Back in the days my gym Escapist CrossFit collaborated with one of the biggest providers on the market for gym access memberships. It was a decision that I then regretted because it pushed my best clients away.
Almost a decade ago they started to pop up in most countries, the online gym membership providers that granted access to hundreds or even thousands of different fitness locations with only one membership.
Usually with great experience in conversion marketing and backed with heavy VC they quickly built up a platform of “users” that would flood each gym that signed up.
It should be a win-win right?
I know many bigger companies now provide these memberships for their employees and theoretically a company of 5000 people could be your potential clients over night. And in the beginning it might bring a steady stream of new people coming in.
Now, in a micro-gym, members talk to each other and they have relationships with the staff and other members. As these “new members” start to enter the gym the quickly notice something is “off” and it quickly starts to affect the atmosphere of the classes. So, the members start to talk and might come up with the idea of switching their membership because it sounds like a dream to have access to 500 gyms for half of the price. So the members of the micro-gym quit. The owners get frustrated and start dropping their prices to match the general providers.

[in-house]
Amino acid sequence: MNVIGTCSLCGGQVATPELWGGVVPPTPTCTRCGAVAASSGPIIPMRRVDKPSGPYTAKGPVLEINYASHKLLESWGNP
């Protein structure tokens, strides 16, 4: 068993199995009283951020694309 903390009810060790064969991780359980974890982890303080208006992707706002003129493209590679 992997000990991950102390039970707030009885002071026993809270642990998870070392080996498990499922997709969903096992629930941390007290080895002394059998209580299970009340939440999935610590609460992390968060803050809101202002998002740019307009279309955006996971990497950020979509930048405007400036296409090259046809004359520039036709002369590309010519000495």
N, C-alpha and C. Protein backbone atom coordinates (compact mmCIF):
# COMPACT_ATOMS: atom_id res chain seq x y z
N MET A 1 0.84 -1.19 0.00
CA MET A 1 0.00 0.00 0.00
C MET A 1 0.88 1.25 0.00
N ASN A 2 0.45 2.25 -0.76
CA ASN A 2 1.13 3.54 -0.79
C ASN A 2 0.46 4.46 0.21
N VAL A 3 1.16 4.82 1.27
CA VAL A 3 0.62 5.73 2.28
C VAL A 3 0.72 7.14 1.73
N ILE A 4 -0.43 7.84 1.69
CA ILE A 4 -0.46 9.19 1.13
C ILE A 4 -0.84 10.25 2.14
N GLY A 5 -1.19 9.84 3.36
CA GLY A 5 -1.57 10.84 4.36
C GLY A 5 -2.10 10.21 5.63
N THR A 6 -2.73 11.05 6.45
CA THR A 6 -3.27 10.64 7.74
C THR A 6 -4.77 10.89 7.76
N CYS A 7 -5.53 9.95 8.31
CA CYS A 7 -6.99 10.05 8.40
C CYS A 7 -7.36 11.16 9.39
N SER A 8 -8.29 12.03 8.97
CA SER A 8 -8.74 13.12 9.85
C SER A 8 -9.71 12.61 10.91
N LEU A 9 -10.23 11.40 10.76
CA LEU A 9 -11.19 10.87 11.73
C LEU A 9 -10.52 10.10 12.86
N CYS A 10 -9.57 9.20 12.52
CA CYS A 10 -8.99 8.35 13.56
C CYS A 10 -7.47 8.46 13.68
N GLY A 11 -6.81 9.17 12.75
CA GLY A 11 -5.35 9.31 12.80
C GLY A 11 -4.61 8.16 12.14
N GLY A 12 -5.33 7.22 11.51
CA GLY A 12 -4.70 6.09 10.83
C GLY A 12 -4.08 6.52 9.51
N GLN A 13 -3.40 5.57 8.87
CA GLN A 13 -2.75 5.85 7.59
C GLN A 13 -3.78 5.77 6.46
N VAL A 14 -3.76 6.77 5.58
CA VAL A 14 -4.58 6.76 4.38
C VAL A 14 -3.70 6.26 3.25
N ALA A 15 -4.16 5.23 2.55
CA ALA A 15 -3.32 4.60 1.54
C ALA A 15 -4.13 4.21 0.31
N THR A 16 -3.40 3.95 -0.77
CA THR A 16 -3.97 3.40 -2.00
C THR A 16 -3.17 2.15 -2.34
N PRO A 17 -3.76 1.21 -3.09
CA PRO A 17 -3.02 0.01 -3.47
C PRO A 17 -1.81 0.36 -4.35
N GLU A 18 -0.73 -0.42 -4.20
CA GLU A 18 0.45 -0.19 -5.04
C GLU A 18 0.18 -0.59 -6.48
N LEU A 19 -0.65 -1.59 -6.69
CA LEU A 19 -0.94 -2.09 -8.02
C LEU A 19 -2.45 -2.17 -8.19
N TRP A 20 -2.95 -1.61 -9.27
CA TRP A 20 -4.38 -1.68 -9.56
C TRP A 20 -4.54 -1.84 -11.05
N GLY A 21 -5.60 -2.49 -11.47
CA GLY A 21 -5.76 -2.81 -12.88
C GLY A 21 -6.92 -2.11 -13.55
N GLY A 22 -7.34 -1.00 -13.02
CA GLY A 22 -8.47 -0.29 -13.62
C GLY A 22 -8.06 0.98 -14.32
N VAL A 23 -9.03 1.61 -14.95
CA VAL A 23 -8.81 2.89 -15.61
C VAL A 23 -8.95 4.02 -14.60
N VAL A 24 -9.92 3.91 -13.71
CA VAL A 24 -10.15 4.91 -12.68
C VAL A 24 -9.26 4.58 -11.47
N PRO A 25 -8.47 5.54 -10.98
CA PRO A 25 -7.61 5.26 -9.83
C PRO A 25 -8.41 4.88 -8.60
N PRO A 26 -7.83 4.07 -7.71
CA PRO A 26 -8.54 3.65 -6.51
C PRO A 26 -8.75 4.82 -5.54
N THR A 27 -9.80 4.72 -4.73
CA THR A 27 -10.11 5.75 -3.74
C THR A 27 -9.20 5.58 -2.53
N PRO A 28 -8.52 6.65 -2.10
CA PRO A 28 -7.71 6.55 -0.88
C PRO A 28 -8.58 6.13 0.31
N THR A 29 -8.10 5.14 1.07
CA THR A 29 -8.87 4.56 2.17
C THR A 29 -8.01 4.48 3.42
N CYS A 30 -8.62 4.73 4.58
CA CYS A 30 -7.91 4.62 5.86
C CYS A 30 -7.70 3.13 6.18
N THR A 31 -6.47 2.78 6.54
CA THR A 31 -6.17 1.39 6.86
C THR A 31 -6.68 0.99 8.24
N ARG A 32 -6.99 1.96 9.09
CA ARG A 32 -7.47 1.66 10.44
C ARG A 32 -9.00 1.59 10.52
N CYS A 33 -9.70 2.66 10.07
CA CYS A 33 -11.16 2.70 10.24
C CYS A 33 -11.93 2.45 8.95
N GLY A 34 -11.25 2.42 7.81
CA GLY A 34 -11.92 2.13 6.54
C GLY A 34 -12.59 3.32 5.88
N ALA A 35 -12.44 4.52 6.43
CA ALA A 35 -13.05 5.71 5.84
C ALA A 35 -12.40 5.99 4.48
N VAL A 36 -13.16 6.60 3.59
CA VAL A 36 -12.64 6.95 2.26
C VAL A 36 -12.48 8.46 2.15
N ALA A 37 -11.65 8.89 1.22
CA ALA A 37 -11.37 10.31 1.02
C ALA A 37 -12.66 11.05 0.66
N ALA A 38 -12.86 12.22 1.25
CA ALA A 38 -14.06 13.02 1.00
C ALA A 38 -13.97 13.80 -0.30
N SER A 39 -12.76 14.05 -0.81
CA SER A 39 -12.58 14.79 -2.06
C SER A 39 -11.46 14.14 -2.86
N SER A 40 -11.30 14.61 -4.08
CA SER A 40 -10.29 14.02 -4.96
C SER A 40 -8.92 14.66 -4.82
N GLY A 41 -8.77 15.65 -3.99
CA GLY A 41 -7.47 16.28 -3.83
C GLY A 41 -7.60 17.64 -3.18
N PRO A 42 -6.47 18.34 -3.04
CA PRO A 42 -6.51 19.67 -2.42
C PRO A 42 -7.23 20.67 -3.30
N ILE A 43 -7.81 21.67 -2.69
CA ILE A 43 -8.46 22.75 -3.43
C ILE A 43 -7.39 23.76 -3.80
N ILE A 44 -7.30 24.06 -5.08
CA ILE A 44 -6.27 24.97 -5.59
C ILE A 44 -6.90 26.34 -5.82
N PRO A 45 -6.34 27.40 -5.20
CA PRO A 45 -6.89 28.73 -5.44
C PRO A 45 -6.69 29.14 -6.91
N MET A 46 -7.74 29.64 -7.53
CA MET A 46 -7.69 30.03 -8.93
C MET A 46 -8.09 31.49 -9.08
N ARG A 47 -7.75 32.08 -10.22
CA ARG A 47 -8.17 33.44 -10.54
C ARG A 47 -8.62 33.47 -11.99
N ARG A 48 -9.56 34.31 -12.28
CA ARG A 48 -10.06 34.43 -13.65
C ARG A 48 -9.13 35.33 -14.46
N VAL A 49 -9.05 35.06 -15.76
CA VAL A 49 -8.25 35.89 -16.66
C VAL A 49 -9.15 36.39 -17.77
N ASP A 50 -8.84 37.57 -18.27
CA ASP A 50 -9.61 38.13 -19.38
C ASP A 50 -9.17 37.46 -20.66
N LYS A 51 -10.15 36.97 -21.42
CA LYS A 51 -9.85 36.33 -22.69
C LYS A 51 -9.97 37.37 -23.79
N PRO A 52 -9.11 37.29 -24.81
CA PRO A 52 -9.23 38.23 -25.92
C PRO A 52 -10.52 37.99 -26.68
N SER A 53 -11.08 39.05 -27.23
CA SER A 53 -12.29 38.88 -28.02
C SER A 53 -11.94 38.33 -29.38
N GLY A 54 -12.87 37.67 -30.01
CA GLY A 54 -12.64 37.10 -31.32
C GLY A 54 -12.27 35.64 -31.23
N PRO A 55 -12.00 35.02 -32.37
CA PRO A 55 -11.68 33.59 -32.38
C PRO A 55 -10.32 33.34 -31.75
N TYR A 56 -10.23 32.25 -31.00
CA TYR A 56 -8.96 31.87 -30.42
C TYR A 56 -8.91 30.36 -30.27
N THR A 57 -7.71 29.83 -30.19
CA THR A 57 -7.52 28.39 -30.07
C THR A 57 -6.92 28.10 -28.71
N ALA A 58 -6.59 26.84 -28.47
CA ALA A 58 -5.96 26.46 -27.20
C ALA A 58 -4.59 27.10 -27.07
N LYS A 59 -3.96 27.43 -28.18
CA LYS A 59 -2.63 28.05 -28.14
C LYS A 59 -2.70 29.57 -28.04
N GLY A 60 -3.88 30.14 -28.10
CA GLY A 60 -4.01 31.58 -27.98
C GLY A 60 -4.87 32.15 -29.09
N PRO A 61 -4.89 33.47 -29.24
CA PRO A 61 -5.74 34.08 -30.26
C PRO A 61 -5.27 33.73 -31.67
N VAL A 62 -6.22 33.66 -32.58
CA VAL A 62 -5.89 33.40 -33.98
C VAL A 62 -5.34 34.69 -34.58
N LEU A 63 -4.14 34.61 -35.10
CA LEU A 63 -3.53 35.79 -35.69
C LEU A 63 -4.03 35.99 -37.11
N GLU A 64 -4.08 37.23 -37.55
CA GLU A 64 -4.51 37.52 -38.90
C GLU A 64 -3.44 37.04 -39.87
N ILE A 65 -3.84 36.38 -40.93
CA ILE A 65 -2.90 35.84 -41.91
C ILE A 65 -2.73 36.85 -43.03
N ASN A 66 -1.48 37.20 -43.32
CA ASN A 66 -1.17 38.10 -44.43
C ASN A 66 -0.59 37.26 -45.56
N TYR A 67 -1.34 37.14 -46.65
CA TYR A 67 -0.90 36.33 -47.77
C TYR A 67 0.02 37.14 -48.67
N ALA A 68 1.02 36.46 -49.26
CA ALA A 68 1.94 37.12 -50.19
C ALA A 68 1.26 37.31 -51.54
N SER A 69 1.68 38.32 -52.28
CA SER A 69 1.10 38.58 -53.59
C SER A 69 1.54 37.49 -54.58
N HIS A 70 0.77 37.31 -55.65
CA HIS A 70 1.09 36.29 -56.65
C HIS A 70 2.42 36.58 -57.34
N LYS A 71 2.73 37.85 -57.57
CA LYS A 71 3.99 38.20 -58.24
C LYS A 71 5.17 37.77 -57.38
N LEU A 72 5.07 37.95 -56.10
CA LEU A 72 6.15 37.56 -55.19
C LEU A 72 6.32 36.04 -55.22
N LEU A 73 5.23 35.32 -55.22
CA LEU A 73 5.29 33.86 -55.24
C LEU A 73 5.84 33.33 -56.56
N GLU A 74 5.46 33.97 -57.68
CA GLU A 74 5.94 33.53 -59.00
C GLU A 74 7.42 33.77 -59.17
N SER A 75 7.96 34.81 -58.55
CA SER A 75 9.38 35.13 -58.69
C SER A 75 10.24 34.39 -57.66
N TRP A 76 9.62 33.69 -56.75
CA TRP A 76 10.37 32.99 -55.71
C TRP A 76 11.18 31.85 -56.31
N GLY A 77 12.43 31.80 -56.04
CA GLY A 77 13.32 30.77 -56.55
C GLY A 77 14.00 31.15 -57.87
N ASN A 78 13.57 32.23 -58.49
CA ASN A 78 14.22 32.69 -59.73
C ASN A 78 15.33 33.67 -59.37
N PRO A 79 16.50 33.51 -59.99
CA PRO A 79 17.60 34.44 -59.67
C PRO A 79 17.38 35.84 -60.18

I know many micro-gyms just provide reduced access to “scaled down” CrossFit classes and try to justify the collaboration by providing a “lesser” product than to their own members. Which might lead to the creation of two cultures at the gym.
In one way, I could see it as playing in a sports team where everyone know each other. We all know who is doing what and whom to pass the ball. Suddenly a bunch of players enters the team that don’t want to wear the same jersey and have never played the game before. It is not going to be a great team to play in.
Where my gym lost money was that it got impossible for us to sell our service at a price that we were worth because the connection to these providers made us into a commodity.
As we stopped collaborating we stopped being a commodity and we could set out prices where we were worth and prospects would not even think of comparing us.
Has it sometimes lead us saying “no” to some prospects looking for these deals? Sure! But every time I am also happy because those people would not fit our gym.
Are there certain situations that can make some gyms different from mine? Of course! There are probably situations where a collaboration might work but at the end of the day the biggest issue as I see it remains, which is;
They are not my members, not my clients but want to have the same quality as my members. I don’t see it as a stable business idea and I don’t see it bring longterm success to my members.